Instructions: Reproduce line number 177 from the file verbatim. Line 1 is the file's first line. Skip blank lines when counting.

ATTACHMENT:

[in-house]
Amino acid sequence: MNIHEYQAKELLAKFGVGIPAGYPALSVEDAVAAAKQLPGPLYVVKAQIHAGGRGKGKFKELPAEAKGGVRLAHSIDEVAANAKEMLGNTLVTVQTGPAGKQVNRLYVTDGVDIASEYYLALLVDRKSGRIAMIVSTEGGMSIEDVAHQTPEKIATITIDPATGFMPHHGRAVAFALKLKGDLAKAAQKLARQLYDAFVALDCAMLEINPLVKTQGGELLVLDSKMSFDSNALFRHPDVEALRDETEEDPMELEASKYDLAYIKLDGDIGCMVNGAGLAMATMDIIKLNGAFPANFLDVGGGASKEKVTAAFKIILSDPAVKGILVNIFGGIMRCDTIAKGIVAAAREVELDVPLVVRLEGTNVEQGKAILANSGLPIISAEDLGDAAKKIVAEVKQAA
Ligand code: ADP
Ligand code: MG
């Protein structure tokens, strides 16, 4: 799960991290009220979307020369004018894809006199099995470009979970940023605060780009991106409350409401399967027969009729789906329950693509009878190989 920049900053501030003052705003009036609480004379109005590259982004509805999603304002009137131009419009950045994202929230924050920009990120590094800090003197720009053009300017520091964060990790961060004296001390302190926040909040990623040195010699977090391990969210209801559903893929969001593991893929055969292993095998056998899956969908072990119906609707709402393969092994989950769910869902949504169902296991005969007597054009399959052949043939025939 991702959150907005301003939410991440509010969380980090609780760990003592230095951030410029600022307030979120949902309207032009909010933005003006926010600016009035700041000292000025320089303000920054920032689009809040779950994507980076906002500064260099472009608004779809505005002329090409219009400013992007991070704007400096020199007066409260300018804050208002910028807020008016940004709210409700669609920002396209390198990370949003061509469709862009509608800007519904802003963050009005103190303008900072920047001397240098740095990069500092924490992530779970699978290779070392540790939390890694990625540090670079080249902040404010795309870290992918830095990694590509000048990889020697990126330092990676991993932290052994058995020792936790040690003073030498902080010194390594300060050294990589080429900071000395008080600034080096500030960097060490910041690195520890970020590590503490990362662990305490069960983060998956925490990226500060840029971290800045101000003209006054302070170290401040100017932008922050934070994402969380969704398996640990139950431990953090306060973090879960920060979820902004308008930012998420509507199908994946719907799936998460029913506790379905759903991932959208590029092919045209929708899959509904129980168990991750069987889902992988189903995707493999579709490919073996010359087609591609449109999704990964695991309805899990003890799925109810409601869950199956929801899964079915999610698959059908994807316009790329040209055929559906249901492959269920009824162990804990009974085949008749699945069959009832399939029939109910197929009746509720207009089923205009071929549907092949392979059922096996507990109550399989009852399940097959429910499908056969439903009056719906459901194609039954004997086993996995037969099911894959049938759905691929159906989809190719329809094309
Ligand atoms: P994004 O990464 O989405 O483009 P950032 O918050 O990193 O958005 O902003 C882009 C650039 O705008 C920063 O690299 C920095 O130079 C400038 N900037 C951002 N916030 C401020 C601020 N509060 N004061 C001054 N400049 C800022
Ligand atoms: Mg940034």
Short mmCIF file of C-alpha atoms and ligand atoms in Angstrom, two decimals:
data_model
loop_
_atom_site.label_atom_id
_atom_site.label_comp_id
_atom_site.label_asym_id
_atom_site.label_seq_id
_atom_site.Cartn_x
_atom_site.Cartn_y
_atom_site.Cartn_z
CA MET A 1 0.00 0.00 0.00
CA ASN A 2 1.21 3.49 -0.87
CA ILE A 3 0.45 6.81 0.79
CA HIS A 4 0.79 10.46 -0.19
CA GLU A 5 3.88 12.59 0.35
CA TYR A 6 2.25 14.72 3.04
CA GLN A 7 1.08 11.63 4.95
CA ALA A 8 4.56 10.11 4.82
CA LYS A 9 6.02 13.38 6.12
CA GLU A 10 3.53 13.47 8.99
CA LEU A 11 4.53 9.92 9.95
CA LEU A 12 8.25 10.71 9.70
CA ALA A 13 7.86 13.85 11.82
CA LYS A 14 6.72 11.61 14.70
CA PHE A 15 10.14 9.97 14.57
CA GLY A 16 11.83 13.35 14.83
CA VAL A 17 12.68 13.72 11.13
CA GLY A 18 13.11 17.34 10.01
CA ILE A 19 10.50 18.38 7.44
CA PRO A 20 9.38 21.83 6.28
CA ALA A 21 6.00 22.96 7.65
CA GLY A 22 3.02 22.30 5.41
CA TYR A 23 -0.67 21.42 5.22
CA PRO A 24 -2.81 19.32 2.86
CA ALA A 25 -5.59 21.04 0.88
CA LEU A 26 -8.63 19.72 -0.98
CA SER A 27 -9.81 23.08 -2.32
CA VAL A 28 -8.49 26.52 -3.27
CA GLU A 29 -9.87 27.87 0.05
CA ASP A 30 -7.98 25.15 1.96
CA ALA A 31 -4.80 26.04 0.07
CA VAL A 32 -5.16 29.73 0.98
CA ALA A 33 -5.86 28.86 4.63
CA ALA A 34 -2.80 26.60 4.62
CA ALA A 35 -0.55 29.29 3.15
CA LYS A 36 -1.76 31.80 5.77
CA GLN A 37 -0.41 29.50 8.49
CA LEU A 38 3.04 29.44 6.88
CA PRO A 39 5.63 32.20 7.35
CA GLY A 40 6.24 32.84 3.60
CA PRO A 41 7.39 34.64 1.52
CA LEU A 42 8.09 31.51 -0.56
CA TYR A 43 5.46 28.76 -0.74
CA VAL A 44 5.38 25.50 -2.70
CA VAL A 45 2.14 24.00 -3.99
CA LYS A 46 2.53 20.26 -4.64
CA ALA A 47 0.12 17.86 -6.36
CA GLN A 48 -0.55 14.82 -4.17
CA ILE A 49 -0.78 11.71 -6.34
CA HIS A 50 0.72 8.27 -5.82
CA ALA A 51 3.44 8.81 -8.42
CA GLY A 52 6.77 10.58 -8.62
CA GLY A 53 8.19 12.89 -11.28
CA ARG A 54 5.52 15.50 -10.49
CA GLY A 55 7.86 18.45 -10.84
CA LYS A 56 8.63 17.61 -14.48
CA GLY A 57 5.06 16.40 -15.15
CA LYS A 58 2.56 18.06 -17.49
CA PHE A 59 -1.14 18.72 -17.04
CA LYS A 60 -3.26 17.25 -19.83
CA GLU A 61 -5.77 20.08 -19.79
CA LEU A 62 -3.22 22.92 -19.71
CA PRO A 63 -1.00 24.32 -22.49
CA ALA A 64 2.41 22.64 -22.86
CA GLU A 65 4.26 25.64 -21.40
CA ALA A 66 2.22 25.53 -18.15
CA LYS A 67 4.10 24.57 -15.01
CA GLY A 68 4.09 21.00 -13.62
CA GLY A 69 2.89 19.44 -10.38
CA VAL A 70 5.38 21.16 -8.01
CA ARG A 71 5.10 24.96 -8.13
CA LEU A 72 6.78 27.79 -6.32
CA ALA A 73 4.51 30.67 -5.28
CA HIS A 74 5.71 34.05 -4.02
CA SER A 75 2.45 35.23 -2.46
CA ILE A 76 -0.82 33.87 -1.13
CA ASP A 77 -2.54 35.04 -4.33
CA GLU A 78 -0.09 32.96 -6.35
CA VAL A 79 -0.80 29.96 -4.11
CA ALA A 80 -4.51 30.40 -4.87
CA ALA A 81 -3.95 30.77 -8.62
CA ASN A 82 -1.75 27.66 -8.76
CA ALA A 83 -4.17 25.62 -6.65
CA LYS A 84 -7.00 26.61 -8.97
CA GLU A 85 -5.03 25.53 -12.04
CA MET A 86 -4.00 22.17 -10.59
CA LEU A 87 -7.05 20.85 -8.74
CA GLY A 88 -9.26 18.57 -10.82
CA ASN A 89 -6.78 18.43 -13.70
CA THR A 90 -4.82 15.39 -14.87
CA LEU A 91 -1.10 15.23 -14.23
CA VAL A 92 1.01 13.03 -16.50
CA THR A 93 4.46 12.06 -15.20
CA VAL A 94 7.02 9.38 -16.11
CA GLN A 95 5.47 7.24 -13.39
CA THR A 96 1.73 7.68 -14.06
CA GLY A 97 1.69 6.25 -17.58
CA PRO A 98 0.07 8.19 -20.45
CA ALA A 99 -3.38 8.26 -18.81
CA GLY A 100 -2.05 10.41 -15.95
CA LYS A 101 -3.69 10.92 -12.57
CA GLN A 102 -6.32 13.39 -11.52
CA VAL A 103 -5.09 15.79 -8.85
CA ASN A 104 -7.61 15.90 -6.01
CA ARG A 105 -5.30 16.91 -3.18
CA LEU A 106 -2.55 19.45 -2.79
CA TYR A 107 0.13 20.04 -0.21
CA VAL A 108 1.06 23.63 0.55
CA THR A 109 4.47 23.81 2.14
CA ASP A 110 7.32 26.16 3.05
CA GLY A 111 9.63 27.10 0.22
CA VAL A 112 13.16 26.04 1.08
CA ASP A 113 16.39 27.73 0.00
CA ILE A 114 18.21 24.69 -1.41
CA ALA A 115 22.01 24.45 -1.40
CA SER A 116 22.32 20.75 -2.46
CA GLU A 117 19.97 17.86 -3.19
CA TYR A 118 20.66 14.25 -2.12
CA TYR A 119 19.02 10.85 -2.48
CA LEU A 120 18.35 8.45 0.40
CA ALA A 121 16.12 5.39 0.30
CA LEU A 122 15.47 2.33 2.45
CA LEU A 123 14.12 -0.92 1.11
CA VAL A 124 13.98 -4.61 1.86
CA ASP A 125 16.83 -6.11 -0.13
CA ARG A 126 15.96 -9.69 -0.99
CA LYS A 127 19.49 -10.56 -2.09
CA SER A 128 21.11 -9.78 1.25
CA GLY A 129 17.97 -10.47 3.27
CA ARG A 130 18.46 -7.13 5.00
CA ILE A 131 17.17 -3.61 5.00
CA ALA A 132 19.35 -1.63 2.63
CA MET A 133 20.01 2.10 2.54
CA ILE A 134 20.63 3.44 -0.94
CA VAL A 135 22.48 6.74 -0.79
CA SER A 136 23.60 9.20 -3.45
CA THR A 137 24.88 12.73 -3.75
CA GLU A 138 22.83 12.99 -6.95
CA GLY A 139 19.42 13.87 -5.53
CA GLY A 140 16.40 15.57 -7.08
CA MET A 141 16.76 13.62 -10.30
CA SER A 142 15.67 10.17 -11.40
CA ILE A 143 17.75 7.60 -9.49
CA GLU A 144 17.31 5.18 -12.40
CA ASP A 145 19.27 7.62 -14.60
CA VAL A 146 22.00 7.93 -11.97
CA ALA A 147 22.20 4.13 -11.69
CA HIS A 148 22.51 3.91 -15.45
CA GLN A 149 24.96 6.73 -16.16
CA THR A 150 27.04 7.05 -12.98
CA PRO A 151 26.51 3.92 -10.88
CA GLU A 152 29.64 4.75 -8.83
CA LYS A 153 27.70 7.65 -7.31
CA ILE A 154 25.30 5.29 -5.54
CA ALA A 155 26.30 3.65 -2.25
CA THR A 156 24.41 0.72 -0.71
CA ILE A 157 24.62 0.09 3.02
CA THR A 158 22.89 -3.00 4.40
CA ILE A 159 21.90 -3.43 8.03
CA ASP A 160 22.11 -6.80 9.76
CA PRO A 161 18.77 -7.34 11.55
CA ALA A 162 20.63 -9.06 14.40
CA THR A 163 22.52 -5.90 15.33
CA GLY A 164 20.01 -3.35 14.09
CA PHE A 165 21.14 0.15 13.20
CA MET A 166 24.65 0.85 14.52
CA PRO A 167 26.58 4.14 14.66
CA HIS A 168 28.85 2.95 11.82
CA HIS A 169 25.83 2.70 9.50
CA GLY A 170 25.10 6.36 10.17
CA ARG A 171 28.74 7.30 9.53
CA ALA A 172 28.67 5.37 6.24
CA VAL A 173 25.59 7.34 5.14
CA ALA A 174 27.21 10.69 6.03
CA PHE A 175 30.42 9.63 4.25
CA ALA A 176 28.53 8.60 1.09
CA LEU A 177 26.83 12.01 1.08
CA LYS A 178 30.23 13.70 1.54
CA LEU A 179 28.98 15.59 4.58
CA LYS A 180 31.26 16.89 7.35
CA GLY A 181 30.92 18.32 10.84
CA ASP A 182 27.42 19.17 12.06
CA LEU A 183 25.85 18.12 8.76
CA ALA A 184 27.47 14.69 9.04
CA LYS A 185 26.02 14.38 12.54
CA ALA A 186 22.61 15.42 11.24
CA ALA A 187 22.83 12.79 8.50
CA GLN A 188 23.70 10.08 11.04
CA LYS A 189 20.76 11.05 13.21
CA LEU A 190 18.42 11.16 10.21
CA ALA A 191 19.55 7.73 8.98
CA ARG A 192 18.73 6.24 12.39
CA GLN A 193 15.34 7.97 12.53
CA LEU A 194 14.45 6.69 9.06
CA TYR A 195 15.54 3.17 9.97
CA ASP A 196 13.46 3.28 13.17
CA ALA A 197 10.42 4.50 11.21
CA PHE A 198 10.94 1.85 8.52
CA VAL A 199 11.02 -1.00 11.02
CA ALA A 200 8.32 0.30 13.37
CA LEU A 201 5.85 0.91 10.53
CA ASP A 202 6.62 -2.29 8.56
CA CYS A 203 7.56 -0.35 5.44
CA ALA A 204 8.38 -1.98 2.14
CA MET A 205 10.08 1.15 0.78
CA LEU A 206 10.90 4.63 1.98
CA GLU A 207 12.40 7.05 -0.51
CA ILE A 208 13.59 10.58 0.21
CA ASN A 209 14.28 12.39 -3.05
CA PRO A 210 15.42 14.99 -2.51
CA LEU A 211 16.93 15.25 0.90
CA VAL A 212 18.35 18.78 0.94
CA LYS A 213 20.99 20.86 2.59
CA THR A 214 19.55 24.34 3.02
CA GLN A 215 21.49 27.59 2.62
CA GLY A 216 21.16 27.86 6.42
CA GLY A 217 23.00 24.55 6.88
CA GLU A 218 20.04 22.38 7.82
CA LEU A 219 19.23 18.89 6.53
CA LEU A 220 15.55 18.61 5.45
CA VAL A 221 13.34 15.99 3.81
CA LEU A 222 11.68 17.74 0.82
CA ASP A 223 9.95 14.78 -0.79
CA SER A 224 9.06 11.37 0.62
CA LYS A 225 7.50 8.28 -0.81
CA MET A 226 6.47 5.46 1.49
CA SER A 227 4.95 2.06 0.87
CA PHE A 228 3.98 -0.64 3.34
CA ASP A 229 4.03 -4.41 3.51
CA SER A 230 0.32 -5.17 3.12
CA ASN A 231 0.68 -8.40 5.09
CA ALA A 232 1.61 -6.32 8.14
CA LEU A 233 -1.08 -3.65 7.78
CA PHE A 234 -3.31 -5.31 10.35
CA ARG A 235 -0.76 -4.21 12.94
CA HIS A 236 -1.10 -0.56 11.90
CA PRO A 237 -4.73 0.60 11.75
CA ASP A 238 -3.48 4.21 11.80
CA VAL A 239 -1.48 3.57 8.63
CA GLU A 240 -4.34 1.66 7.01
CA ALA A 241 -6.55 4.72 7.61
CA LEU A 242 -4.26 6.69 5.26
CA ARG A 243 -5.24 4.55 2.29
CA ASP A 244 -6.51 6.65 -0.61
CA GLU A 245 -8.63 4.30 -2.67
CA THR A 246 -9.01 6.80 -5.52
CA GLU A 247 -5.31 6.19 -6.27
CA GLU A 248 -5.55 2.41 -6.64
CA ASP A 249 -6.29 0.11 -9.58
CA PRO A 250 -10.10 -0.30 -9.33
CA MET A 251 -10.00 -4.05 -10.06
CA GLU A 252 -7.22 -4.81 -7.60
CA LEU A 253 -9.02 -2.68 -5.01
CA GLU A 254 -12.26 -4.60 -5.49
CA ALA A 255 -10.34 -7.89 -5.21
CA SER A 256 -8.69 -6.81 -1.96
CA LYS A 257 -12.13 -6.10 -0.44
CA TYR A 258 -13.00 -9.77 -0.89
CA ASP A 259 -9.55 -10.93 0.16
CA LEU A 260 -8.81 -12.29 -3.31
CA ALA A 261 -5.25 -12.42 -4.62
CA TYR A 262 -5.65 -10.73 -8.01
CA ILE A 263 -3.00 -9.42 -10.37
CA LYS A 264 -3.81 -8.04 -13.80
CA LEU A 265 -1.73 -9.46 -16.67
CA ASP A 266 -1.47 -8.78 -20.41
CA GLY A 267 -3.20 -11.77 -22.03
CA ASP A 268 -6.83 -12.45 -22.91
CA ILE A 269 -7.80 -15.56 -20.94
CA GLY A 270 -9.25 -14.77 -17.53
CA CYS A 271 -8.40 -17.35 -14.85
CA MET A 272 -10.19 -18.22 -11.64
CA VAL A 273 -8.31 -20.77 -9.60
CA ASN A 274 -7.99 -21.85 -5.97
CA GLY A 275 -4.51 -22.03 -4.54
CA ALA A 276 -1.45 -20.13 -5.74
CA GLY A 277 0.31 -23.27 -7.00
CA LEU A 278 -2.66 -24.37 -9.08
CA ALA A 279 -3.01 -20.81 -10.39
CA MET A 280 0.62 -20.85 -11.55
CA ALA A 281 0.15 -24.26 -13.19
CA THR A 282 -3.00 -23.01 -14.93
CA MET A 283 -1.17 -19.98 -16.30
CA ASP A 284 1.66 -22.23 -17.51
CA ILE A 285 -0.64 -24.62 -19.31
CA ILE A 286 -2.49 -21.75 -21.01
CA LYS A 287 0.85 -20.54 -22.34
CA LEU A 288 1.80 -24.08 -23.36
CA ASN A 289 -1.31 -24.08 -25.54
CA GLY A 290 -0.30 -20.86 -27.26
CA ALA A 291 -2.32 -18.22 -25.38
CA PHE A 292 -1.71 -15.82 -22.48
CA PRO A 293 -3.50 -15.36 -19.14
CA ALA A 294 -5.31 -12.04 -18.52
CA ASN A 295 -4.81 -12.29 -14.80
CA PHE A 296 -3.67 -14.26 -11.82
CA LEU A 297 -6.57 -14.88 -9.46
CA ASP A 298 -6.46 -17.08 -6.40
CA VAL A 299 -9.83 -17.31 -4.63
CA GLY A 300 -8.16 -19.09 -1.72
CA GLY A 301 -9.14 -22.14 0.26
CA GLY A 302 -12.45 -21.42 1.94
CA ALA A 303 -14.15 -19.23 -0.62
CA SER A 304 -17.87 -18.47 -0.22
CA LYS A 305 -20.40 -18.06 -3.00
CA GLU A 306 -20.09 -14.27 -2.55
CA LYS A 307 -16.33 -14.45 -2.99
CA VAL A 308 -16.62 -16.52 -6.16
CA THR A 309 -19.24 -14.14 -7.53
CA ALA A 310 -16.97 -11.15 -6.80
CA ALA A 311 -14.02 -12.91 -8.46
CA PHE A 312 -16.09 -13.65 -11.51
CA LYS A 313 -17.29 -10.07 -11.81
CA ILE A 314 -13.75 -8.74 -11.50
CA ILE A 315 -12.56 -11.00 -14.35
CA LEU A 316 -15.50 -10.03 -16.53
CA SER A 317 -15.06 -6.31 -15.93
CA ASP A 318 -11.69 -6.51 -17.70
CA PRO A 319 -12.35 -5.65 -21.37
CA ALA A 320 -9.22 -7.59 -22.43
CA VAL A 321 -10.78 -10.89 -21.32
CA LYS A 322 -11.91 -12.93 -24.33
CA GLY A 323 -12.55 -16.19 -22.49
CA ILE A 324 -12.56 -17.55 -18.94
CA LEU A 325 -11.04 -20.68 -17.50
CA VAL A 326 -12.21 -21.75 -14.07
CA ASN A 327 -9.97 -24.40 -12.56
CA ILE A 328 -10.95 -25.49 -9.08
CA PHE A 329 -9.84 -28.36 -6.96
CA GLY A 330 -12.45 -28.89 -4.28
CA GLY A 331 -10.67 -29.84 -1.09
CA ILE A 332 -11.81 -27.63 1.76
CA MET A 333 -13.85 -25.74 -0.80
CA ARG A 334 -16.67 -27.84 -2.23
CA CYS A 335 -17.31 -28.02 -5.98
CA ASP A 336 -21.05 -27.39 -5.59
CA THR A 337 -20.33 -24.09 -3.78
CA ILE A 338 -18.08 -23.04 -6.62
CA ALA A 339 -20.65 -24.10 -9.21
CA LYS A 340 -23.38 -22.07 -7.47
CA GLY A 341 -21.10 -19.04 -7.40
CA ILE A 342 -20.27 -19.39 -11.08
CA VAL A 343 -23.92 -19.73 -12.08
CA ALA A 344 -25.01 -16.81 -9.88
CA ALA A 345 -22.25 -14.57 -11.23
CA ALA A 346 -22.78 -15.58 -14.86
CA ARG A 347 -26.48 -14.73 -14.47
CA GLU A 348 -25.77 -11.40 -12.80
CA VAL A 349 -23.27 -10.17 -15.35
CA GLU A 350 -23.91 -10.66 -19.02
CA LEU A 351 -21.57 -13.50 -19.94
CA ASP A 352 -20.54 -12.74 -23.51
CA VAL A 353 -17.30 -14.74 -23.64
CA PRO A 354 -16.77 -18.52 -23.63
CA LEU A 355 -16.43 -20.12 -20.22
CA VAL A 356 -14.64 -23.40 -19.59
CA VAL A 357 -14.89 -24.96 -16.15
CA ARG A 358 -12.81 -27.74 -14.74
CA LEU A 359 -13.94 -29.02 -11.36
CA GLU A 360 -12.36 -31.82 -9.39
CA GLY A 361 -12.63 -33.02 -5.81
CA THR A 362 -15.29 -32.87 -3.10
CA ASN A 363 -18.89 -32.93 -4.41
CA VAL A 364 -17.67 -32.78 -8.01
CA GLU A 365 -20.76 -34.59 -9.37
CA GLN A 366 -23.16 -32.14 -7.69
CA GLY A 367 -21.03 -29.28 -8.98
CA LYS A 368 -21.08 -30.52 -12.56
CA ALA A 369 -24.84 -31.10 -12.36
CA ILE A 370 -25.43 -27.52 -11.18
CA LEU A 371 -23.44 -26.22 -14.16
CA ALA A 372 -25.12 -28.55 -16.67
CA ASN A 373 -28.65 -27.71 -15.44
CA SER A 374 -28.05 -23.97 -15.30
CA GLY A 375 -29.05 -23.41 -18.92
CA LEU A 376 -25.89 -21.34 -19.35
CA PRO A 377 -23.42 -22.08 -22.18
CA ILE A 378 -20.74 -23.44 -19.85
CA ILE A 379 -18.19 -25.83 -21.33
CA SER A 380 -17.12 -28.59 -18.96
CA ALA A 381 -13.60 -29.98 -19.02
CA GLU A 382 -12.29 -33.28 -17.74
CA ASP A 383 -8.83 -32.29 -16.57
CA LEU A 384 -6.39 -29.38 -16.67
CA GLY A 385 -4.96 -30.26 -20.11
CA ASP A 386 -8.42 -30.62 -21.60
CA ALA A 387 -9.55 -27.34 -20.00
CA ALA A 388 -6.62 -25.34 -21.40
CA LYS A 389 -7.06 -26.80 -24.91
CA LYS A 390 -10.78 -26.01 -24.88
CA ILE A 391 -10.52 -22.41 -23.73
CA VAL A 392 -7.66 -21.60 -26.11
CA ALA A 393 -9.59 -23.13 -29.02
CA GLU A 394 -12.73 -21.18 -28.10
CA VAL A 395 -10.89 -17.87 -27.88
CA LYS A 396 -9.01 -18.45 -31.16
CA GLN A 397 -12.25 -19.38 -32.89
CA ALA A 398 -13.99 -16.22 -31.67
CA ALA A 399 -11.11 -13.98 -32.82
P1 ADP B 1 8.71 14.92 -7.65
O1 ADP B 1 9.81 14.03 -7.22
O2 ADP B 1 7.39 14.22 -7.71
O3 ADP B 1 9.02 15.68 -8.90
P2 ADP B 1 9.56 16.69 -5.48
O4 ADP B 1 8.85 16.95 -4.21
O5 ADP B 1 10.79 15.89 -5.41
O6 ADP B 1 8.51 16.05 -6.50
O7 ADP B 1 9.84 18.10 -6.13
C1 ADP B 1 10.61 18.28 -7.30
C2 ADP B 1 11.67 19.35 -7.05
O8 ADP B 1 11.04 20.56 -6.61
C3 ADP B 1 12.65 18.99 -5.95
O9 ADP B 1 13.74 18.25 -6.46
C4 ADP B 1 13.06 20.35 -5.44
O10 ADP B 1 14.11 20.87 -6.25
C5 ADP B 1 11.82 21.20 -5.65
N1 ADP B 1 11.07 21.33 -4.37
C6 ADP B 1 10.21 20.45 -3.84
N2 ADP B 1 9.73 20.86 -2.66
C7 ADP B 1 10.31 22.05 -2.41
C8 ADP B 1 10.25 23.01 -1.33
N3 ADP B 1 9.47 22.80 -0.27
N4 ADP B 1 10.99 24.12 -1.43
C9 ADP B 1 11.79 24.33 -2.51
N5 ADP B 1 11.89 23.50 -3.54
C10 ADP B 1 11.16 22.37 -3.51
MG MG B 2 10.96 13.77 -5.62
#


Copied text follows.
CA ASP A 160 22.11 -6.80 9.76